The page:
Nomvula Mokonyane lied and should be prosecuted for corruption – Zondo

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Nomvula Mokonyane, the former minister of water and sanitation. Photo: Getty Images
Nomvula Mokonyane, the former minister of water and sanitation. Photo: Getty Images


The third report by the Zondo Commission has recommended that former Gauteng premier and government minister Nomvula Mokonyane be prosecuted for corruption after finding that there was sufficient evidence to establish that she had accepted gratification from Bosasa and in doing so had breached her constitutional and legislative duties as well as ethical obligations.

The report recounted the numerous ways in which Bosasa, which was bidding for government tenders, had benefited Mokonyane and her family members. It also found the she directed the company to assist the ANC and rejected her evidence that she had nothing to do with it.

Amongst others, the report asserts that she received monthly payments of R50 000, that Bosasa paid for her 40th birthday party at the Victorian Guesthouse near the Bosasa office park, and that it funded and arranged the catering and other aspects of many ANC events on a widespread basis. It also provided lavishly for the Christmas needs of Mokonyane and her family, including large volumes of cold drinks and alcohol – including premium whisky brands.

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The company also attended to maintenance problems and problems with the security system on an ongoing basis at her homes, and also provided hired cars for Mokonyane’s daughter when she was on vacation from her studies in China.

On the evidence of Bosasa paying for her birthday party, the commission said Mokonyane had denied, more than once, that there had ever been a party (of any kind or at any time) for her at the Victoria Guesthouse in Krugersdorp, but changed her story when confronted with the evidence of the owner of the guesthouse.

The report reads: 

Her explanation for failing to disclose this in her initial testimony was wanting. In this regard, she stated that she did not mention the 40th birthday party because she was 'preoccupied' by Mr Agrizzi’s assertions that it was her 50111 birthday party with a 'Break a Leg' theme.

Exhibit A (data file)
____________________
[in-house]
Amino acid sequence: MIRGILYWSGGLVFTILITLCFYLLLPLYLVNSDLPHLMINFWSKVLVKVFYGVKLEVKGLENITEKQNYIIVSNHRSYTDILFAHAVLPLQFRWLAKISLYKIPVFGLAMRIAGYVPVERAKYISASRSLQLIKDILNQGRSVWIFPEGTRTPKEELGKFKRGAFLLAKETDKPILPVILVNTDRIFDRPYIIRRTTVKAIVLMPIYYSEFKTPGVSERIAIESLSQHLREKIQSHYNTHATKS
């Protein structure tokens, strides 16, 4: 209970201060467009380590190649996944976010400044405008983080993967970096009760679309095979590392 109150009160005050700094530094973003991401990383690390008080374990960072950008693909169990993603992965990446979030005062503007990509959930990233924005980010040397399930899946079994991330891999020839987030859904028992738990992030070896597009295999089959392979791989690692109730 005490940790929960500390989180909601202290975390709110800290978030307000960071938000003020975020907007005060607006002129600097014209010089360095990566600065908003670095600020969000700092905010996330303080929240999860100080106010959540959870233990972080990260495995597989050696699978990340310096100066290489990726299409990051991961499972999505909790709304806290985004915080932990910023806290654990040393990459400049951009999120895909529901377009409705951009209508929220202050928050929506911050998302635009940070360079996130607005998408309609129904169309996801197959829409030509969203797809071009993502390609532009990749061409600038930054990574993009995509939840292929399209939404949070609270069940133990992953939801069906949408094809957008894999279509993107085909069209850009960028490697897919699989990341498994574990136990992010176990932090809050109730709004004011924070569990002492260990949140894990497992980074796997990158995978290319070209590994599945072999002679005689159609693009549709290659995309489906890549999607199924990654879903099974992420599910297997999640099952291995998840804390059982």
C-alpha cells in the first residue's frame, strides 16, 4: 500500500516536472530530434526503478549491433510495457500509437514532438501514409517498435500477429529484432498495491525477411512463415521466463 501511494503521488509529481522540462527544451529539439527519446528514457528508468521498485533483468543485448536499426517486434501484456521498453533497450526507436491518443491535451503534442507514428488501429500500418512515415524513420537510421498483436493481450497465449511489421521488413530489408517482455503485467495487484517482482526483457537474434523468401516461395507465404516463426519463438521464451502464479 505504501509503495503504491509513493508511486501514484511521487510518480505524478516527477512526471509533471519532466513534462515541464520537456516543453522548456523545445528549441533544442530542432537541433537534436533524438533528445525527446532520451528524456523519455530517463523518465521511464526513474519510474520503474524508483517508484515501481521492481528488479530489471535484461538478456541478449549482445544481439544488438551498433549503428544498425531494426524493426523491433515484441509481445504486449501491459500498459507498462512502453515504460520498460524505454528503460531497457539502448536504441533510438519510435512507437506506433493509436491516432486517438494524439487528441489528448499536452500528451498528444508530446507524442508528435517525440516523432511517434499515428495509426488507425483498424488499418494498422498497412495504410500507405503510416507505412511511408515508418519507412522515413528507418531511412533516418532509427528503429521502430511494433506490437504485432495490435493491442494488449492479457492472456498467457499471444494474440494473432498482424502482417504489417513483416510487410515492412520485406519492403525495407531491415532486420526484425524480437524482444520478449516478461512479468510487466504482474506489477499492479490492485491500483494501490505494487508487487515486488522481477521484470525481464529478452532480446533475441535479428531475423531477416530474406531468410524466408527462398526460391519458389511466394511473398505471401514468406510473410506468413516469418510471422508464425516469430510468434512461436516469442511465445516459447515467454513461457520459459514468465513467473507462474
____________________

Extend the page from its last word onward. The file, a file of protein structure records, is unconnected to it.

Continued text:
“A birthday marking the passage of a decade in one’s life is invariably well remembered. All the more so where, on her version, she walked into the venue expecting a private family dinner and found that a surprise party with a large number of guests had been arranged for her,” reads the report.

The commission concluded that Mokonyane was shown to have been dishonest in her evidence when she initially denied that any party had ever been held for her at the Guesthouse.

“Significantly, Mokonyane agreed that it would be entirely inappropriate for Bosasa to have paid for her birthday party. Given her dishonesty about the dinner, the conclusion is unavoidable that she was well aware of Bosasa’s gifts.”

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It also found that her denial that Bosasa made payments of R50 000 to her monthly, or, at least on three occasions that Bosasa executive Angelo Agrizzi said he had personal knowledge of, is not credible and falls to be rejected as a lie. The commission also rejected her denial of knowledge that she was assisted with the installation of security and maintenance work at her house.

In assessing all the evidence the commission concluded that there were clearly extensive attempts by Bosasa and its leaders, through various forms of inducement and gain, to influence Mokonyane in her position as a member of the national executive, the provincial executive and office bearer in organs of state.

“In terms of section 96 of the Constitution, a member of cabinet may not expose him/herself to any situation involving the risk of a conflict between his/her official responsibilities and his/her private interests.

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“Further, he/she must act in accordance with a code of ethics prescribed by national legislation, i.e. the Executive Members’ Ethics Act and the Executive Ethics Code published in terms of section 2 of that Act.”

It ruled that in terms of the Executive Ethics Code, she was not permitted to use her position, or any information entrusted to her to:

. Enrich herself or improperly benefit any other person;

. Expose herself to any situation involving the risk of a conflict between her official responsibilities and her financial and/or personal interests;

. Solicit or accept a gift or benefit which (i) is in return for any benefit received from her in her official capacity; (ii) constitutes improper influence of her; or constitutes an attempt to influence her in the performance of her duties.

“The matter is referred to the appropriate authorities for further investigation and prosecution of Mokonyane on charges of corruption,” concluded Zondo.


Rapule Tabane 

Political Editor

+27 11 713 9001
69 Kingsway Rd, Auckland Park

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